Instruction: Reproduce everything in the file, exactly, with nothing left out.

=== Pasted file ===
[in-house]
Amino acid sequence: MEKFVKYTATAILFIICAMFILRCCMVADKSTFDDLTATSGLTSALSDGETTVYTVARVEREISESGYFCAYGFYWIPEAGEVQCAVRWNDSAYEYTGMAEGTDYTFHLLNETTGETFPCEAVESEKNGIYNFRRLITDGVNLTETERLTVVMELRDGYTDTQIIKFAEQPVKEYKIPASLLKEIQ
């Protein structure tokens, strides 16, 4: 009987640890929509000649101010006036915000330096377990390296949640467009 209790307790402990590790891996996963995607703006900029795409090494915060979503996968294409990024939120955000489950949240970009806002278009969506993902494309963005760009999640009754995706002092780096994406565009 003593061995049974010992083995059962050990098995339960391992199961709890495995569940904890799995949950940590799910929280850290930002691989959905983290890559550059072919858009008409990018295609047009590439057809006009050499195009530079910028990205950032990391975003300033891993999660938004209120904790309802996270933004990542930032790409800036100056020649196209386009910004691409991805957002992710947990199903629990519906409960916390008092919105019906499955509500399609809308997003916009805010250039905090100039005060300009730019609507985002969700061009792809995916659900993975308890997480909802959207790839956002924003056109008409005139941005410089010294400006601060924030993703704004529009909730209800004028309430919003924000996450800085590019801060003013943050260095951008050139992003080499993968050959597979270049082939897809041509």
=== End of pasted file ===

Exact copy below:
[in-house]
Amino acid sequence: MEKFVKYTATAILFIICAMFILRCCMVADKSTFDDLTATSGLTSALSDGETTVYTVARVEREISESGYFCAYGFYWIPEAGEVQCAVRWNDSAYEYTGMAEGTDYTFHLLNETTGETFPCEAVESEKNGIYNFRRLITDGVNLTETERLTVVMELRDGYTDTQIIKFAEQPVKEYKIPASLLKEIQ
């Protein structure tokens, strides 16, 4: 009987640890929509000649101010006036915000330096377990390296949640467009 209790307790402990590790891996996963995607703006900029795409090494915060979503996968294409990024939120955000489950949240970009806002278009969506993902494309963005760009999640009754995706002092780096994406565009 003593061995049974010992083995059962050990098995339960391992199961709890495995569940904890799995949950940590799910929280850290930002691989959905983290890559550059072919858009008409990018295609047009590439057809006009050499195009530079910028990205950032990391975003300033891993999660938004209120904790309802996270933004990542930032790409800036100056020649196209386009910004691409991805957002992710947990199903629990519906409960916390008092919105019906499955509500399609809308997003916009805010250039905090100039005060300009730019609507985002969700061009792809995916659900993975308890997480909802959207790839956002924003056109008409005139941005410089010294400006601060924030993703704004529009909730209800004028309430919003924000996450800085590019801060003013943050260095951008050139992003080499993968050959597979270049082939897809041509």